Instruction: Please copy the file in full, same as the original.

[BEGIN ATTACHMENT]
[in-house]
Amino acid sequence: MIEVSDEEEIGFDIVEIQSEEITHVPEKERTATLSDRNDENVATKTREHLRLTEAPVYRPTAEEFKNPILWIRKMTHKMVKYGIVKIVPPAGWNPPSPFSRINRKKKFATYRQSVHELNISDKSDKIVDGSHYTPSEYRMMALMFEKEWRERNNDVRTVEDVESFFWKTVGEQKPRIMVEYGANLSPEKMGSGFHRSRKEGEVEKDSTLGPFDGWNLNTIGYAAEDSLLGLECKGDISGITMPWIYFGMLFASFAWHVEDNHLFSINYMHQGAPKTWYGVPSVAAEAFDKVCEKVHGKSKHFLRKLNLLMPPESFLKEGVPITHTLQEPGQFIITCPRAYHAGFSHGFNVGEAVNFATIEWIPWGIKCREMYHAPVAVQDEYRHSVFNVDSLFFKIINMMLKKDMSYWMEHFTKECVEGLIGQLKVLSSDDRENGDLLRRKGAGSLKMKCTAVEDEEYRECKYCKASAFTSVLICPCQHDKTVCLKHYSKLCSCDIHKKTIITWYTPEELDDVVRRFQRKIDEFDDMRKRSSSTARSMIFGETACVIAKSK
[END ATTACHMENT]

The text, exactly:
[in-house]
Amino acid sequence: MIEVSDEEEIGFDIVEIQSEEITHVPEKERTATLSDRNDENVATKTREHLRLTEAPVYRPTAEEFKNPILWIRKMTHKMVKYGIVKIVPPAGWNPPSPFSRINRKKKFATYRQSVHELNISDKSDKIVDGSHYTPSEYRMMALMFEKEWRERNNDVRTVEDVESFFWKTVGEQKPRIMVEYGANLSPEKMGSGFHRSRKEGEVEKDSTLGPFDGWNLNTIGYAAEDSLLGLECKGDISGITMPWIYFGMLFASFAWHVEDNHLFSINYMHQGAPKTWYGVPSVAAEAFDKVCEKVHGKSKHFLRKLNLLMPPESFLKEGVPITHTLQEPGQFIITCPRAYHAGFSHGFNVGEAVNFATIEWIPWGIKCREMYHAPVAVQDEYRHSVFNVDSLFFKIINMMLKKDMSYWMEHFTKECVEGLIGQLKVLSSDDRENGDLLRRKGAGSLKMKCTAVEDEEYRECKYCKASAFTSVLICPCQHDKTVCLKHYSKLCSCDIHKKTIITWYTPEELDDVVRRFQRKIDEFDDMRKRSSSTARSMIFGETACVIAKSK